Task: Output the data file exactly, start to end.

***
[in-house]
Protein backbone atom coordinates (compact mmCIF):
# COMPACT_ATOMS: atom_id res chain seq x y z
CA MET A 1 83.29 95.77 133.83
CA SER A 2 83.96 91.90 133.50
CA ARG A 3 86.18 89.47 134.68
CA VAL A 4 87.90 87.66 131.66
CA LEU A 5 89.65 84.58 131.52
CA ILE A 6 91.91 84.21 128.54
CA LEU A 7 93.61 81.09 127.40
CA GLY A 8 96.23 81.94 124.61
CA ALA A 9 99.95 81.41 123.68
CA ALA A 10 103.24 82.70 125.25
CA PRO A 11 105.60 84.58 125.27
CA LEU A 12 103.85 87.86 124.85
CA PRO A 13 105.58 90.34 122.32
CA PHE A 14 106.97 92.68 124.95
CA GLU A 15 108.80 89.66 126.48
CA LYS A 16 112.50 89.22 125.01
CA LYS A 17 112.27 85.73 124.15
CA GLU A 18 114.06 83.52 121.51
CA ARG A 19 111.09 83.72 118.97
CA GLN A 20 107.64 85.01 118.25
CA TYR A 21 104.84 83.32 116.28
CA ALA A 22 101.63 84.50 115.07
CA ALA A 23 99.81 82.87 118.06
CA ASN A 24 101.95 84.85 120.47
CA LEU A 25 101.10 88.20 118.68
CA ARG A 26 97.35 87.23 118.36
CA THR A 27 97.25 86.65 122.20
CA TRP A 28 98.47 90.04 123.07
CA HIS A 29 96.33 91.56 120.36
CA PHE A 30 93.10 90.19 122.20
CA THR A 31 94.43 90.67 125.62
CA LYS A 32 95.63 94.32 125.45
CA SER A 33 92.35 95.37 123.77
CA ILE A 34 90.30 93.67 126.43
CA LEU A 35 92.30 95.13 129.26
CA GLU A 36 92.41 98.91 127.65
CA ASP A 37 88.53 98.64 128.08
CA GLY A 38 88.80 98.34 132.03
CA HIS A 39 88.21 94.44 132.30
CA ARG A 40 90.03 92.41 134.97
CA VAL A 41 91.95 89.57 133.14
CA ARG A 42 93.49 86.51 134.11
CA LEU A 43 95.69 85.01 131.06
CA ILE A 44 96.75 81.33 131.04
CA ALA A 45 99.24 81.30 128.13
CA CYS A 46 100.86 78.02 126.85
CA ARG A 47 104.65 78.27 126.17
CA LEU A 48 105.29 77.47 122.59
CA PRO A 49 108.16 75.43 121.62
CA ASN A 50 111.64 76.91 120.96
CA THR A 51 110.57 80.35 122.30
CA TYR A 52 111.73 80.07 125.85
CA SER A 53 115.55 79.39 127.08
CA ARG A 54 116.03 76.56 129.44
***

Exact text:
[in-house]
Protein backbone atom coordinates (compact mmCIF):
# COMPACT_ATOMS: atom_id res chain seq x y z
CA MET A 1 83.29 95.77 133.83
CA SER A 2 83.96 91.90 133.50
CA ARG A 3 86.18 89.47 134.68
CA VAL A 4 87.90 87.66 131.66
CA LEU A 5 89.65 84.58 131.52
CA ILE A 6 91.91 84.21 128.54
CA LEU A 7 93.61 81.09 127.40
CA GLY A 8 96.23 81.94 124.61
CA ALA A 9 99.95 81.41 123.68
CA ALA A 10 103.24 82.70 125.25
CA PRO A 11 105.60 84.58 125.27
CA LEU A 12 103.85 87.86 124.85
CA PRO A 13 105.58 90.34 122.32
CA PHE A 14 106.97 92.68 124.95
CA GLU A 15 108.80 89.66 126.48
CA LYS A 16 112.50 89.22 125.01
CA LYS A 17 112.27 85.73 124.15
CA GLU A 18 114.06 83.52 121.51
CA ARG A 19 111.09 83.72 118.97
CA GLN A 20 107.64 85.01 118.25
CA TYR A 21 104.84 83.32 116.28
CA ALA A 22 101.63 84.50 115.07
CA ALA A 23 99.81 82.87 118.06
CA ASN A 24 101.95 84.85 120.47
CA LEU A 25 101.10 88.20 118.68
CA ARG A 26 97.35 87.23 118.36
CA THR A 27 97.25 86.65 122.20
CA TRP A 28 98.47 90.04 123.07
CA HIS A 29 96.33 91.56 120.36
CA PHE A 30 93.10 90.19 122.20
CA THR A 31 94.43 90.67 125.62
CA LYS A 32 95.63 94.32 125.45
CA SER A 33 92.35 95.37 123.77
CA ILE A 34 90.30 93.67 126.43
CA LEU A 35 92.30 95.13 129.26
CA GLU A 36 92.41 98.91 127.65
CA ASP A 37 88.53 98.64 128.08
CA GLY A 38 88.80 98.34 132.03
CA HIS A 39 88.21 94.44 132.30
CA ARG A 40 90.03 92.41 134.97
CA VAL A 41 91.95 89.57 133.14
CA ARG A 42 93.49 86.51 134.11
CA LEU A 43 95.69 85.01 131.06
CA ILE A 44 96.75 81.33 131.04
CA ALA A 45 99.24 81.30 128.13
CA CYS A 46 100.86 78.02 126.85
CA ARG A 47 104.65 78.27 126.17
CA LEU A 48 105.29 77.47 122.59
CA PRO A 49 108.16 75.43 121.62
CA ASN A 50 111.64 76.91 120.96
CA THR A 51 110.57 80.35 122.30
CA TYR A 52 111.73 80.07 125.85
CA SER A 53 115.55 79.39 127.08
CA ARG A 54 116.03 76.56 129.44